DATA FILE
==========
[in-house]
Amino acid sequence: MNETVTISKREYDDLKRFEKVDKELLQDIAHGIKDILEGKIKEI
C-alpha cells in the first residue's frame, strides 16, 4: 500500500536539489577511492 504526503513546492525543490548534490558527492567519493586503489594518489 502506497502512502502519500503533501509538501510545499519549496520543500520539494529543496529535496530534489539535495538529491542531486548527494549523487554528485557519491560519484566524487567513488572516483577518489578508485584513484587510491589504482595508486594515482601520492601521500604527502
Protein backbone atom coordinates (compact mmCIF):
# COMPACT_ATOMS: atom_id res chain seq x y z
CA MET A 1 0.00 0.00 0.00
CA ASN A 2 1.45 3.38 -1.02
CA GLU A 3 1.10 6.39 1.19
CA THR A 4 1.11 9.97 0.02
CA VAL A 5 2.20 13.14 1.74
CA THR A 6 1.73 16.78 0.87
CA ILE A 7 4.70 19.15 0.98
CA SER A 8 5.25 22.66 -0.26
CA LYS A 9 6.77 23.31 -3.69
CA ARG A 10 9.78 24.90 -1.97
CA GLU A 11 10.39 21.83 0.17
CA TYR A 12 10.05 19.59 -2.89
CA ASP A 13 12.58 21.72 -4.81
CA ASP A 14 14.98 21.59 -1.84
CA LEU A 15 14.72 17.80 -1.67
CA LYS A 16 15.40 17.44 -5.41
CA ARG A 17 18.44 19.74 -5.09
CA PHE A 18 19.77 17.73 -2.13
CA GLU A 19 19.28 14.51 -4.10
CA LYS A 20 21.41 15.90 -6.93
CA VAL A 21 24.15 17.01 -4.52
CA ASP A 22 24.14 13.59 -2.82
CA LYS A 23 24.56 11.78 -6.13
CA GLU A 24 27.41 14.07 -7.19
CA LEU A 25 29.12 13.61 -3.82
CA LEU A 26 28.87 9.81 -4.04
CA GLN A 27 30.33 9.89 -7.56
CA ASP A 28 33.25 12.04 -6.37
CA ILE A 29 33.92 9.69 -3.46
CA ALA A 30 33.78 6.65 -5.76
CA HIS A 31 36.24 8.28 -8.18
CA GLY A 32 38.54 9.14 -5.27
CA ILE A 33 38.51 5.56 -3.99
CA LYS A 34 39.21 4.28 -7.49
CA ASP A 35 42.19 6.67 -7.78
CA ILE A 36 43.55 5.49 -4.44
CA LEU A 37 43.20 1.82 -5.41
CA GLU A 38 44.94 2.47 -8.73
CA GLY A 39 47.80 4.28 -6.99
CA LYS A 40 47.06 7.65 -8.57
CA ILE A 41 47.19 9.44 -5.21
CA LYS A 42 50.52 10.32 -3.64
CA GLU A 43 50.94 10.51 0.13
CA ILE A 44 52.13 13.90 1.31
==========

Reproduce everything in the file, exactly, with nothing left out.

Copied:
[in-house]
Amino acid sequence: MNETVTISKREYDDLKRFEKVDKELLQDIAHGIKDILEGKIKEI
C-alpha cells in the first residue's frame, strides 16, 4: 500500500536539489577511492 504526503513546492525543490548534490558527492567519493586503489594518489 502506497502512502502519500503533501509538501510545499519549496520543500520539494529543496529535496530534489539535495538529491542531486548527494549523487554528485557519491560519484566524487567513488572516483577518489578508485584513484587510491589504482595508486594515482601520492601521500604527502
Protein backbone atom coordinates (compact mmCIF):
# COMPACT_ATOMS: atom_id res chain seq x y z
CA MET A 1 0.00 0.00 0.00
CA ASN A 2 1.45 3.38 -1.02
CA GLU A 3 1.10 6.39 1.19
CA THR A 4 1.11 9.97 0.02
CA VAL A 5 2.20 13.14 1.74
CA THR A 6 1.73 16.78 0.87
CA ILE A 7 4.70 19.15 0.98
CA SER A 8 5.25 22.66 -0.26
CA LYS A 9 6.77 23.31 -3.69
CA ARG A 10 9.78 24.90 -1.97
CA GLU A 11 10.39 21.83 0.17
CA TYR A 12 10.05 19.59 -2.89
CA ASP A 13 12.58 21.72 -4.81
CA ASP A 14 14.98 21.59 -1.84
CA LEU A 15 14.72 17.80 -1.67
CA LYS A 16 15.40 17.44 -5.41
CA ARG A 17 18.44 19.74 -5.09
CA PHE A 18 19.77 17.73 -2.13
CA GLU A 19 19.28 14.51 -4.10
CA LYS A 20 21.41 15.90 -6.93
CA VAL A 21 24.15 17.01 -4.52
CA ASP A 22 24.14 13.59 -2.82
CA LYS A 23 24.56 11.78 -6.13
CA GLU A 24 27.41 14.07 -7.19
CA LEU A 25 29.12 13.61 -3.82
CA LEU A 26 28.87 9.81 -4.04
CA GLN A 27 30.33 9.89 -7.56
CA ASP A 28 33.25 12.04 -6.37
CA ILE A 29 33.92 9.69 -3.46
CA ALA A 30 33.78 6.65 -5.76
CA HIS A 31 36.24 8.28 -8.18
CA GLY A 32 38.54 9.14 -5.27
CA ILE A 33 38.51 5.56 -3.99
CA LYS A 34 39.21 4.28 -7.49
CA ASP A 35 42.19 6.67 -7.78
CA ILE A 36 43.55 5.49 -4.44
CA LEU A 37 43.20 1.82 -5.41
CA GLU A 38 44.94 2.47 -8.73
CA GLY A 39 47.80 4.28 -6.99
CA LYS A 40 47.06 7.65 -8.57
CA ILE A 41 47.19 9.44 -5.21
CA LYS A 42 50.52 10.32 -3.64
CA GLU A 43 50.94 10.51 0.13
CA ILE A 44 52.13 13.90 1.31